The wireless password (PWD) bank embodiment may conveniently utilize a cellular or other mobile telephone handset as the end user device 102. It may also

utilize any other communication device, wired or wireless, that includes the features

utilized by the inventive technique. For example, the cellular handset or phone will include a biometric sensor 151 (such as a fingerprint sensor, microphone, and/or

camera) with sensor data processing software, hardware, and or other means, and a browser, such as microbrowser plug-in 171. The cellular phone communicates with a

wireless receiver station 155, which in turn communicates to a wireless Internet gateway 156 via available wired or wireless communication means. Wireless Internet gateway

156 in turn couples through and inventive Wireless Password Filter 172 and from the

Wireless Password Filter 172 via Internet 104 (or other means) to transaction server

110 as well as possibly to other Internet or world wide web-based sites or locations 173.

For example, the system may be configured to communicate with such companies or

portals as eticket.com, Schwab.com, eTrade.com, My Yahoo, or the like. Connectivity of

such other sites 173 may be intermittent and dynamically changing. A direct wired or

wireless communication link may also optionally be provided between the Wireless Password Filter 172 and the transaction server 110. The transaction server 110 desirably includes a database (such as an LDAP database) storing user credential

database, business data (such as XML documents), and transaction records. Typically,

such database or databases are implied. Transaction server 110 may desirably also

include a Password bank within the user credentials database.

In this wireless Password Bank, the client side program or applet (such as for

example, a Java applet executed by a microbrowser) is or includes a simple plug-in or

Java applet for the Microbrowser of a cell or other wireless phone or radio that controls

the client side of the biometric authentication process. The wireless Password Filter also includes a plug-in (or other application) into the Wireless Gateway that filters out

username/password requests from content or other web sites and replaces them with biometric authentication. This replacement process is advantageous because users tend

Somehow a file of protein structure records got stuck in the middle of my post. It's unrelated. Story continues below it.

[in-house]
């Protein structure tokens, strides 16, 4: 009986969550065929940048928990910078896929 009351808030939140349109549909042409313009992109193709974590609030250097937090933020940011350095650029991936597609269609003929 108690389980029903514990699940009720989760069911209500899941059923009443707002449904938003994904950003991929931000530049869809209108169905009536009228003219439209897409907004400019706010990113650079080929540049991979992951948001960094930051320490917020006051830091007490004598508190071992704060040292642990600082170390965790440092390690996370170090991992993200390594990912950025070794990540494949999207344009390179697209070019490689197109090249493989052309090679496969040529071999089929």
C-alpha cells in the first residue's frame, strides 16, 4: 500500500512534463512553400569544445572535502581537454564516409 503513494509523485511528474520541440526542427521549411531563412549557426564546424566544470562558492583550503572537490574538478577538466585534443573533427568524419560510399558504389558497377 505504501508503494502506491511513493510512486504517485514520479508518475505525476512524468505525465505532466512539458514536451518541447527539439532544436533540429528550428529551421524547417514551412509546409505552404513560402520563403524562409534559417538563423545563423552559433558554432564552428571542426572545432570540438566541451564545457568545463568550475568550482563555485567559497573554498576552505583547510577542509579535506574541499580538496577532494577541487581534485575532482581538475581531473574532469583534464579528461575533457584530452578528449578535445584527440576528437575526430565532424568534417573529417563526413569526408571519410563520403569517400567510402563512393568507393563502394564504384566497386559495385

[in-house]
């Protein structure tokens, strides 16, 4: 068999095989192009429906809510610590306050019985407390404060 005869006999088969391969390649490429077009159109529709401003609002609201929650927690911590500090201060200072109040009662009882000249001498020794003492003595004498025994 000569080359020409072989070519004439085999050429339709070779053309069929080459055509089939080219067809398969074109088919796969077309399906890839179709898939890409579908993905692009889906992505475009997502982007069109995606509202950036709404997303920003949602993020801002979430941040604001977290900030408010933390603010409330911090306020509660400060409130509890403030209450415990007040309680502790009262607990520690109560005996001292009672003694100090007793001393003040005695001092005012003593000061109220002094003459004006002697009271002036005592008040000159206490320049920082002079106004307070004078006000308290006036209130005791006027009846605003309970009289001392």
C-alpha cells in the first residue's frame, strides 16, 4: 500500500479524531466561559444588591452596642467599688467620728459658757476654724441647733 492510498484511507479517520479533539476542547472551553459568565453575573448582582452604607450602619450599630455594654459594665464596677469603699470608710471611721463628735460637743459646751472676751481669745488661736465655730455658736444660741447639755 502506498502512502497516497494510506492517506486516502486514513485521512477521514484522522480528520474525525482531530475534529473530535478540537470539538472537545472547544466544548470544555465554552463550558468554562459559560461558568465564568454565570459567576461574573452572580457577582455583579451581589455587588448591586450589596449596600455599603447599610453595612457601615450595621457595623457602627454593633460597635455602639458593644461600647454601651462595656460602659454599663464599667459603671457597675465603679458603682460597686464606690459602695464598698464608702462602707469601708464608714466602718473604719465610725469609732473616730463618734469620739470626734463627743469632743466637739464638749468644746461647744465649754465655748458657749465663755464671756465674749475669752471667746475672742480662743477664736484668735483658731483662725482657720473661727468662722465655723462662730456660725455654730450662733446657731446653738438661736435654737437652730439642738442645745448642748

to accumulate a lot of passwords for different sites and or services. Having to remember all of them, or even to type them in, is inconvenient. Simply storing the passwords on

the device without some form of protection (a meta-password) would be a security risk.

Therefore, releasing the stored passwords must be protected somehow, and in

embodiments of the present invention passwords are protected with a biometric match

of some sort (for example, using fingerprint biometrics). Note that in this embodiment,

the passwords are stored on the transaction server 110, but they could also be stored on

the client device 102 itself, which provides strong protection if secure storage exists that

can only be unlocked by a biometric (such as for example, a smartcard or other

securable memory device). After successful biometric authentication the filter 172

retrieves the username/password for the requested web site from the transaction server 110 and returns it to the web site server. The transaction server 110 provides the

biometric authentication service for the wireless Password Filter as well as a server side

password wallet where the various user name/password couplets are stored.

An exemplary embodiment of the transaction flow procedure 160 for the

Wireless BioPDA™ embodiment is now described relative to FIG. 6. First, a user 101

indicates a desire to access a particular password-protected web site or portal, such as

myyahoo.com (step 201) by directing the microbrowser to that particular web site or

portal universal reference locator (URL). This request is directed to the myyahoo.com

target site 173 from the microbrowser on the access device 102, through a wireless receiver station 155, wireless Internet gateway 156, and wireless password filter 172.

Upon receipt of the request for access, the target site (such as for example, "myyahoo.com") 173, requests (step 202) username 193 and password 194 (or other

sufficient identification) from the device 102 microbrowser. This request transits wireless password filter 172 and results in the initiation of execution (step 203) of the

client agent applet 154. Execution of applet 154 results in the applet collecting and